While the trial itself showed no statistical difference between treatment groups, the overall response rate in a refractory group of patients, the ability to taper glucocorticoid therapy and the re-treatment responses suggest that the agent had an effect but that certain aspects of the study design made identification of such an effect difficult. The information gleaned from the RIM Study will clearly be enhanced by subsequent immunologic analyses to address the mechanisms of disease response in this cohort of patients with inflammatory myopathy.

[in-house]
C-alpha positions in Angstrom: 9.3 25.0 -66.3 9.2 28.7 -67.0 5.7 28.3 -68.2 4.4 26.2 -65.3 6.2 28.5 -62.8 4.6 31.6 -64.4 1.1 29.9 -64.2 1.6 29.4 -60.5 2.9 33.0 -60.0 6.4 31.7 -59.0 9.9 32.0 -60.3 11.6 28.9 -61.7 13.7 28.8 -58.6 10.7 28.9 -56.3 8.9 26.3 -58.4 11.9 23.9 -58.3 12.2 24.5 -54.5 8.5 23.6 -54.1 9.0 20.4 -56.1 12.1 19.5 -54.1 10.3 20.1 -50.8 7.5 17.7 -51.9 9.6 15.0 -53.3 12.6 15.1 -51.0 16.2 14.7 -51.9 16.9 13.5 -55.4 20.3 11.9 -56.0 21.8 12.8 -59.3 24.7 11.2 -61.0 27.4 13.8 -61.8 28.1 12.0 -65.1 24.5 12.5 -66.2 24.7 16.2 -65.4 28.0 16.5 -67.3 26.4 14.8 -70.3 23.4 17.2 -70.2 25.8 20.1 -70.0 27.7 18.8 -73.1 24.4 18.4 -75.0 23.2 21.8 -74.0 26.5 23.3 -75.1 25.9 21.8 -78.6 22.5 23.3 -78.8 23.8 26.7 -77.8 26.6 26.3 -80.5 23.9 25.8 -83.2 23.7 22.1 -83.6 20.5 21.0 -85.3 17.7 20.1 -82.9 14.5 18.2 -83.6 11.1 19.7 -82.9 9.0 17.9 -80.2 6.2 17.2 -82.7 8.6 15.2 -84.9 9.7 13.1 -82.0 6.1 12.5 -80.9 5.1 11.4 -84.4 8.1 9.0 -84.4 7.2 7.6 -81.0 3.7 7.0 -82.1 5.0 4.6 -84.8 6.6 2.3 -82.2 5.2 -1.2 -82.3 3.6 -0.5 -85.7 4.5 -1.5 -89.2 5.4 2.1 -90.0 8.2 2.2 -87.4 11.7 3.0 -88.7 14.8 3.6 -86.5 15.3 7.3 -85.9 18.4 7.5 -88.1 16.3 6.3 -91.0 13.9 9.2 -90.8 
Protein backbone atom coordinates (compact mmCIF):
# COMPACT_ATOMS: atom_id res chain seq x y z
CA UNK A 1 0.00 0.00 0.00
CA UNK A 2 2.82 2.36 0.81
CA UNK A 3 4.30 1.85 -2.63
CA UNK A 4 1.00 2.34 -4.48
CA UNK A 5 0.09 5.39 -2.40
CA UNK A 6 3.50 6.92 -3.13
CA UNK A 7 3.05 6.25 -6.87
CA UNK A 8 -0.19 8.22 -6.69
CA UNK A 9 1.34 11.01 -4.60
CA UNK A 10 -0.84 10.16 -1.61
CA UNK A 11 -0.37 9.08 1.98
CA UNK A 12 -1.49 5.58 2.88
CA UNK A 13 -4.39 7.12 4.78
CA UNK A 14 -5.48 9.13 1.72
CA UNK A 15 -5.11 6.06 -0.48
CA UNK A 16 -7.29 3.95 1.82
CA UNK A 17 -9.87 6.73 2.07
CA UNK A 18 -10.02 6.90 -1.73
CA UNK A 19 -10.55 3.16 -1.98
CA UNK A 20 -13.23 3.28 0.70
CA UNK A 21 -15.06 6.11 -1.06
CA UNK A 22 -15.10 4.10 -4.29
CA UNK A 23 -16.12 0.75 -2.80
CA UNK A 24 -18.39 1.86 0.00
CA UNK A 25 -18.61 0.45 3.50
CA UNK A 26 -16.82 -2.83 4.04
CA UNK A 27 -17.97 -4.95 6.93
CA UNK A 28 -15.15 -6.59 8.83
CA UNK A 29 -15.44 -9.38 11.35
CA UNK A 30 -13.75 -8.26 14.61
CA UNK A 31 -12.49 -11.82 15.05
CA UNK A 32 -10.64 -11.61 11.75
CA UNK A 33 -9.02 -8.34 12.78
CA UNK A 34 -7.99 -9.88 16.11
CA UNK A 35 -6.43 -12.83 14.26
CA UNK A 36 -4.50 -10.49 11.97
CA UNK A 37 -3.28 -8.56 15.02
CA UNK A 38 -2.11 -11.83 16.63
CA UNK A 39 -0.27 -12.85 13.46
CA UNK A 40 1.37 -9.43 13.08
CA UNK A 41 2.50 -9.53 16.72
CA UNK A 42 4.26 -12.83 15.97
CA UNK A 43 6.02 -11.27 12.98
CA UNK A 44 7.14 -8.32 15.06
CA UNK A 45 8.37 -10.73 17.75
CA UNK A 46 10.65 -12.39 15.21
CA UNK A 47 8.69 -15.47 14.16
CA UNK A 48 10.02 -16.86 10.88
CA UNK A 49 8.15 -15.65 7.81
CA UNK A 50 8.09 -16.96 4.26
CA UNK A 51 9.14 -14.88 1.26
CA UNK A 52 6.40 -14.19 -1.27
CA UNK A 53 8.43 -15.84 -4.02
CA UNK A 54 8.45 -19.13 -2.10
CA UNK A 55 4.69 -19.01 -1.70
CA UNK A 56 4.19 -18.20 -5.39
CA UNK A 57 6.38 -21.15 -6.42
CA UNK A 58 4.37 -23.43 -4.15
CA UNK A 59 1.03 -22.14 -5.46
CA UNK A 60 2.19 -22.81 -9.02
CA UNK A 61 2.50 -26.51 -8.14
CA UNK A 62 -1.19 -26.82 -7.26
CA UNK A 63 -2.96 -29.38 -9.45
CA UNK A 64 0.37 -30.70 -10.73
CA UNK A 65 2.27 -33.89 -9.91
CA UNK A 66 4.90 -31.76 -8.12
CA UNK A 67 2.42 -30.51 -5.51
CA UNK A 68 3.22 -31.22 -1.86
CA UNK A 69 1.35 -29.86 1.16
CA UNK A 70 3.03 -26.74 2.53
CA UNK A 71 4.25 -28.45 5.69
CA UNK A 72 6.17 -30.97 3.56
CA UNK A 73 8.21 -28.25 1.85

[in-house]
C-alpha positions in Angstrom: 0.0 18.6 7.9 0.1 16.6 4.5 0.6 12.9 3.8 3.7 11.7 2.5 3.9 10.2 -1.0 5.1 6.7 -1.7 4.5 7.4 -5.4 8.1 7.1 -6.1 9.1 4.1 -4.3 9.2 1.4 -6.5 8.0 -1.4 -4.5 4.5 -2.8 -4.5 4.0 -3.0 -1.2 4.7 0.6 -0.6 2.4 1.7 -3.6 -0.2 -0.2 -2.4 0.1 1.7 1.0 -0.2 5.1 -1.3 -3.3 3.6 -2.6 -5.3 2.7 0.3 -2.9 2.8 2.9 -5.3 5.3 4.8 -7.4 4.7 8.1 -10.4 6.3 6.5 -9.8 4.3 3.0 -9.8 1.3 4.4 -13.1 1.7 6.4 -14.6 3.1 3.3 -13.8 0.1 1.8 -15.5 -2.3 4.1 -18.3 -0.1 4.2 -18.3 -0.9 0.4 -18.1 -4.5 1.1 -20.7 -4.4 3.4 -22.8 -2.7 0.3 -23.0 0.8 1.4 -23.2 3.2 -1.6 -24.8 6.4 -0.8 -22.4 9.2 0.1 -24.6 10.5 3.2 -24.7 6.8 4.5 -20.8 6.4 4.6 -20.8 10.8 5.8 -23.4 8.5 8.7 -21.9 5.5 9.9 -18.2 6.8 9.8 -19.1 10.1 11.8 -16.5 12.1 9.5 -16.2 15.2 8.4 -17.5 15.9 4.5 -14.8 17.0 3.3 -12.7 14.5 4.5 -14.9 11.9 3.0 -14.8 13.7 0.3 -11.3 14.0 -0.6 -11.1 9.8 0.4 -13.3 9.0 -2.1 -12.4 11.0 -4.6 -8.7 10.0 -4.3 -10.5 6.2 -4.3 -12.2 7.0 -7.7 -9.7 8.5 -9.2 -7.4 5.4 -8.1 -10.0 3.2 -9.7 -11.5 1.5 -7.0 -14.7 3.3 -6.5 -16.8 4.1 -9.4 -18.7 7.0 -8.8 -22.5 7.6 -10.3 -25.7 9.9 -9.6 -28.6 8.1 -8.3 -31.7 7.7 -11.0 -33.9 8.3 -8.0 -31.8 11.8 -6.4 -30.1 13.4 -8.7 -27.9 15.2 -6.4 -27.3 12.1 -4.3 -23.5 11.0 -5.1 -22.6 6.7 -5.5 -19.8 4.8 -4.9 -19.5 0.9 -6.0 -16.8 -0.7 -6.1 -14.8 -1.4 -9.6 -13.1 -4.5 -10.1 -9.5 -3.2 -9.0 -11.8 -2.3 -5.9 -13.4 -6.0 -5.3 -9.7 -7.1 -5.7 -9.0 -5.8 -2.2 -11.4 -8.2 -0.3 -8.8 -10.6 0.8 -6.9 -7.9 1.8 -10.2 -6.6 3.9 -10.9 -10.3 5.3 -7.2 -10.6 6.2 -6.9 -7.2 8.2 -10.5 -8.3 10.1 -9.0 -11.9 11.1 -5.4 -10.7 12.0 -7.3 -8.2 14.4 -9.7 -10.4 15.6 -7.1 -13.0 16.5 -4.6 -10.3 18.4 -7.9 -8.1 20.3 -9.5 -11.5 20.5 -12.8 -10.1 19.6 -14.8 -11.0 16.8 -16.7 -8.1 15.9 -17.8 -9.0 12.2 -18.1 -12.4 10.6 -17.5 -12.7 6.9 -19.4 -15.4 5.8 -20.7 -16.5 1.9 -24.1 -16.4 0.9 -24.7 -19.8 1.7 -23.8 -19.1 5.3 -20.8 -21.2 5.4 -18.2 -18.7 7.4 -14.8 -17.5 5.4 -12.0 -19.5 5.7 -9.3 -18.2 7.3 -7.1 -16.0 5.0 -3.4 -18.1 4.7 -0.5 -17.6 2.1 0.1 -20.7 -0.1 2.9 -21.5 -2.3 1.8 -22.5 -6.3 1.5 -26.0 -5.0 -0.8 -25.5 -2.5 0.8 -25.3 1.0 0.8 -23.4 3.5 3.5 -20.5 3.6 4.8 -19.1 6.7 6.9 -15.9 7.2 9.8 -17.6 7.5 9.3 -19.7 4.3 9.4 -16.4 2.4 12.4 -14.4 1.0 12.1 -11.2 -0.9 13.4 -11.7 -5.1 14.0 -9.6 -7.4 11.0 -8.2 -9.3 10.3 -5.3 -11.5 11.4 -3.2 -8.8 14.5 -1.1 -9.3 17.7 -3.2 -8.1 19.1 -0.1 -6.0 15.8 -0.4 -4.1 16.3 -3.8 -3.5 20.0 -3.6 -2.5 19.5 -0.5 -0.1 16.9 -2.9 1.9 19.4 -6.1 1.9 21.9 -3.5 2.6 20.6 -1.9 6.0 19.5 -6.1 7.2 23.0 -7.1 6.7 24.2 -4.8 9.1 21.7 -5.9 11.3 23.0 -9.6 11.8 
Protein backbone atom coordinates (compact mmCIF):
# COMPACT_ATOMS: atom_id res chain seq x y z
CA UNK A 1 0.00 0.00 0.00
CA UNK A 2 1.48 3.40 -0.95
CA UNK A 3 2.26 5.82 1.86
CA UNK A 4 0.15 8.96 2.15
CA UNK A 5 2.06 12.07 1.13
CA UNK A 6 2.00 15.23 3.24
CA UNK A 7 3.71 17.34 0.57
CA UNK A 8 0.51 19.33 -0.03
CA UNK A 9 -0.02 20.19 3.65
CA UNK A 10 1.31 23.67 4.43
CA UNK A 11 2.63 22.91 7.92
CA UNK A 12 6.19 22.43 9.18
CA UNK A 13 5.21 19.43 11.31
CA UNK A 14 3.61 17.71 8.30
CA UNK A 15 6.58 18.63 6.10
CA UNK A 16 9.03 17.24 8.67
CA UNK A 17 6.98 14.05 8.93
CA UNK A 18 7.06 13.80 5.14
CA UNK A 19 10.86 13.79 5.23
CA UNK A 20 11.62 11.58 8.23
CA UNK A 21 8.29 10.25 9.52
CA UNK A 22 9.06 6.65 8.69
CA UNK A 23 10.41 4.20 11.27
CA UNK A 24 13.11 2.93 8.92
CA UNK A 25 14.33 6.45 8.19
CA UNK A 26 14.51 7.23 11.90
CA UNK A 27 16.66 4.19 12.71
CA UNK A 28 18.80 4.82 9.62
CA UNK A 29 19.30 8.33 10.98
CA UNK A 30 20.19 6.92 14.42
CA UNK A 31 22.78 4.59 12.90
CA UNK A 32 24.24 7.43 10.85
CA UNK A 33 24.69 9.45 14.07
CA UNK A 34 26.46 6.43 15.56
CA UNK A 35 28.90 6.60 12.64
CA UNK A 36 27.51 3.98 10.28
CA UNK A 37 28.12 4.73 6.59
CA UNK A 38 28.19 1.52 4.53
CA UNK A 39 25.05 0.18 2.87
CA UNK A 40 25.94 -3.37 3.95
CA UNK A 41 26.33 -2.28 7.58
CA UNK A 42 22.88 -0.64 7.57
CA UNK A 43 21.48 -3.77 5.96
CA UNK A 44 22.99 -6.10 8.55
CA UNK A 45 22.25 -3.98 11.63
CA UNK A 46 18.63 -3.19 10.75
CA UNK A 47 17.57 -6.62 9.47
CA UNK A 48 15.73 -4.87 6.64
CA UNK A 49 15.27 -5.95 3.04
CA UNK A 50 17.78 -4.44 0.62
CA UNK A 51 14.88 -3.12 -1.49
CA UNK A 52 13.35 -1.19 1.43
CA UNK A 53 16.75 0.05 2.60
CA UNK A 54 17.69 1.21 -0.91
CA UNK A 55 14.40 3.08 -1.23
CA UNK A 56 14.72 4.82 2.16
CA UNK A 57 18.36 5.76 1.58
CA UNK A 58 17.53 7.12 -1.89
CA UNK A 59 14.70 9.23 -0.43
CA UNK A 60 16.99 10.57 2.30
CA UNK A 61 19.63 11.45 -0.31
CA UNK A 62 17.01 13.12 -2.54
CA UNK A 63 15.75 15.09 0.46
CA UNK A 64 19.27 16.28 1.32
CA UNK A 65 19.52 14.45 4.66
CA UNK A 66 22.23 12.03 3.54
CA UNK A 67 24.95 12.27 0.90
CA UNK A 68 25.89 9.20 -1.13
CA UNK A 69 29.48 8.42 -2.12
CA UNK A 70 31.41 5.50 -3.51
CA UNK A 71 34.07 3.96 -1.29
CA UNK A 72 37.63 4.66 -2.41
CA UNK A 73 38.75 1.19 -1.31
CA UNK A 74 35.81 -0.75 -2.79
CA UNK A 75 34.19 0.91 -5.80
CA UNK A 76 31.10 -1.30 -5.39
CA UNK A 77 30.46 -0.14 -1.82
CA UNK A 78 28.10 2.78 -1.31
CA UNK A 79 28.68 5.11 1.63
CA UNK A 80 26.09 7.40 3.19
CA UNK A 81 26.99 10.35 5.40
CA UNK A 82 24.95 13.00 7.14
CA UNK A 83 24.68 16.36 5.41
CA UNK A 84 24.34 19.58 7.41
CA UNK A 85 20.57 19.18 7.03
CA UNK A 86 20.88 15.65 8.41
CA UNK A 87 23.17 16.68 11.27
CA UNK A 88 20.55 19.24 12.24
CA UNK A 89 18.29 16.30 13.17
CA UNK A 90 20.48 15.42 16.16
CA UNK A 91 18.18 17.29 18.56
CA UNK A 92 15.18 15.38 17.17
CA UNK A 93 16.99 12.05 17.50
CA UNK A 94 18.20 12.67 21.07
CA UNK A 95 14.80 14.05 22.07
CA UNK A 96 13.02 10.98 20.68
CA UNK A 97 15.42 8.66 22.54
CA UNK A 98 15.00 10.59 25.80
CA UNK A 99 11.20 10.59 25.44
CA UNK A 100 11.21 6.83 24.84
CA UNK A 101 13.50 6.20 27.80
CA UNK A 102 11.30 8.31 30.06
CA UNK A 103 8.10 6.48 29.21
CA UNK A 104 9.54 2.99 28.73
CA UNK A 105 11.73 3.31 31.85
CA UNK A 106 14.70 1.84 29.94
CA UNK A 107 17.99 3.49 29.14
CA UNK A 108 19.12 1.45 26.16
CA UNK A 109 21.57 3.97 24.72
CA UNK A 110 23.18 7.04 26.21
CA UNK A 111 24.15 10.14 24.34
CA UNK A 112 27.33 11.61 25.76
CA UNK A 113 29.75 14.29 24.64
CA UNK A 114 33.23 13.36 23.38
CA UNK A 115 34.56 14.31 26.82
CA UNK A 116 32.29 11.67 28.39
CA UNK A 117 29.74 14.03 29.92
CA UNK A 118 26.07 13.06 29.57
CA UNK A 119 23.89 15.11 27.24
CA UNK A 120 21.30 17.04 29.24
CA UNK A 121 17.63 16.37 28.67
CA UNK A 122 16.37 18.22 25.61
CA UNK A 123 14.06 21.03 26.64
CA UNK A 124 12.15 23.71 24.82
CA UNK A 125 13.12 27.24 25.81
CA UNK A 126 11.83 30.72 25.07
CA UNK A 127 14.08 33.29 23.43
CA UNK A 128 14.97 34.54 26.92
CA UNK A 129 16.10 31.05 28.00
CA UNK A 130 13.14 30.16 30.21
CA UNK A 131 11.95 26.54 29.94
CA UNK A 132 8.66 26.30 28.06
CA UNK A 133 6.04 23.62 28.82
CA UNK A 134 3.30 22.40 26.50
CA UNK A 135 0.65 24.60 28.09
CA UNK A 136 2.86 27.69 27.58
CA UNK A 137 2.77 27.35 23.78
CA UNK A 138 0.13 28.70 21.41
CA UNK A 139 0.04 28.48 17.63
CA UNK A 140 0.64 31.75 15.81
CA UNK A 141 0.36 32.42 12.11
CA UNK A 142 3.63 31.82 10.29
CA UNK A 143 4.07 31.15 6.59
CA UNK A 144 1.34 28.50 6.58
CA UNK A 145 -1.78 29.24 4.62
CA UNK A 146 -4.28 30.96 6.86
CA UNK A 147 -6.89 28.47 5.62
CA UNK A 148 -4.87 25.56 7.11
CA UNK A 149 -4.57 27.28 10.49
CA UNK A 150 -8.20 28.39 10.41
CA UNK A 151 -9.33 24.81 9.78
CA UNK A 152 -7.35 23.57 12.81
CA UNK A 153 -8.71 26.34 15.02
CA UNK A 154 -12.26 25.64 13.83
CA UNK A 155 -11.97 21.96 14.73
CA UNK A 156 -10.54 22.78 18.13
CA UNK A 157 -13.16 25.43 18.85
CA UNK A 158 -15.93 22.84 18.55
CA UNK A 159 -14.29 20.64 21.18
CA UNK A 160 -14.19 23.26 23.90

The authors thank Drs. Mark Gourley and Kathleen Coyle for their critical review of the manuscript. We also acknowledge the efforts of Dr. David Lacomis (University of Pittsburgh) who served on the Adjudication Committee and reviewed the muscle biopsies of patients proposed for enrollment in the RIM Study. The authors wish to acknowledge the superb efforts of all of the physical therapists and research coordinators who participated in this clinical trial. Particularly we wish to thank Christopher Bise (University of Pittsburgh), Joseph Shrader (NIH), and Mina Jain (NIH) who assisted in the training of the physical therapists. The following research coordinators are particularly acknowledged for their efforts in patient recruitment and study coordination at their respective sites: Kelly Reckley and Maureen Laffoon (University of Pittsburgh); Laura Herbelin (University of Kansas Medical Center); Jane Jaquith (Mayo Clinic); Leah Kramer (University of Michigan) and Rita Volochayev (NIH). Further acknowledgments are extended to the members of the DSMB (Robert Wortmann, Chair, Dartmouth Hitchcock Medical Center; Daniel Furst, UCLA; Donna Hummel, Vanderbilt University Medical Center; Lawrence Moye, University of Texas Health Science Center at Houston; Patience White, Arthritis Foundation); NIAMS (Susana Serrate-Sztein and James Witter); the Epidemiology Data Center at the University of Pittsburgh (Steven Belle and Sharon Lawlor) and Lisa Kruse (Genentech).